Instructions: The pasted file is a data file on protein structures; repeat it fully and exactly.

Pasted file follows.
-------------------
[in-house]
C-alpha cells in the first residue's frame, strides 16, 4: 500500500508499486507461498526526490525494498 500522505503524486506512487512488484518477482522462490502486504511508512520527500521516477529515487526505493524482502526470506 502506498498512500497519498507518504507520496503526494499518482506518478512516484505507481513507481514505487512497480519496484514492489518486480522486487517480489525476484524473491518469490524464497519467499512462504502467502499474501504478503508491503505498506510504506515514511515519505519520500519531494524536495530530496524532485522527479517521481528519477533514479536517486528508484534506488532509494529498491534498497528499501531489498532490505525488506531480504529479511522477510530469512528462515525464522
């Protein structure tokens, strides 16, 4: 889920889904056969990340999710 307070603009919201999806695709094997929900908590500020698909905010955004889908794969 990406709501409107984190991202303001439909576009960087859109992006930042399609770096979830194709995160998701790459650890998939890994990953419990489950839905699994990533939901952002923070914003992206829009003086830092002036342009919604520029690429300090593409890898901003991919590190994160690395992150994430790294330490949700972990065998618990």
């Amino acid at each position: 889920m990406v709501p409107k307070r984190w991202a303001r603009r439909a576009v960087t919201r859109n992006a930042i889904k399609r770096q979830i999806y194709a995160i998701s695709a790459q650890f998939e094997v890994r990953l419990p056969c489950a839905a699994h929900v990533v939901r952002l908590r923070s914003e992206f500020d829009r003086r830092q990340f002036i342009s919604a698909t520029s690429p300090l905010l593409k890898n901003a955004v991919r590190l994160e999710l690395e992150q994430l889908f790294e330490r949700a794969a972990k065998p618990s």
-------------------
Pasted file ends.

[in-house]
C-alpha cells in the first residue's frame, strides 16, 4: 500500500508499486507461498526526490525494498 500522505503524486506512487512488484518477482522462490502486504511508512520527500521516477529515487526505493524482502526470506 502506498498512500497519498507518504507520496503526494499518482506518478512516484505507481513507481514505487512497480519496484514492489518486480522486487517480489525476484524473491518469490524464497519467499512462504502467502499474501504478503508491503505498506510504506515514511515519505519520500519531494524536495530530496524532485522527479517521481528519477533514479536517486528508484534506488532509494529498491534498497528499501531489498532490505525488506531480504529479511522477510530469512528462515525464522
């Protein structure tokens, strides 16, 4: 889920889904056969990340999710 307070603009919201999806695709094997929900908590500020698909905010955004889908794969 990406709501409107984190991202303001439909576009960087859109992006930042399609770096979830194709995160998701790459650890998939890994990953419990489950839905699994990533939901952002923070914003992206829009003086830092002036342009919604520029690429300090593409890898901003991919590190994160690395992150994430790294330490949700972990065998618990």
């Amino acid at each position: 889920m990406v709501p409107k307070r984190w991202a303001r603009r439909a576009v960087t919201r859109n992006a930042i889904k399609r770096q979830i999806y194709a995160i998701s695709a790459q650890f998939e094997v890994r990953l419990p056969c489950a839905a699994h929900v990533v939901r952002l908590r923070s914003e992206f500020d829009r003086r830092q990340f002036i342009s919604a698909t520029s690429p300090l905010l593409k890898n901003a955004v991919r590190l994160e999710l690395e992150q994430l889908f790294e330490r949700a794969a972990k065998p618990s």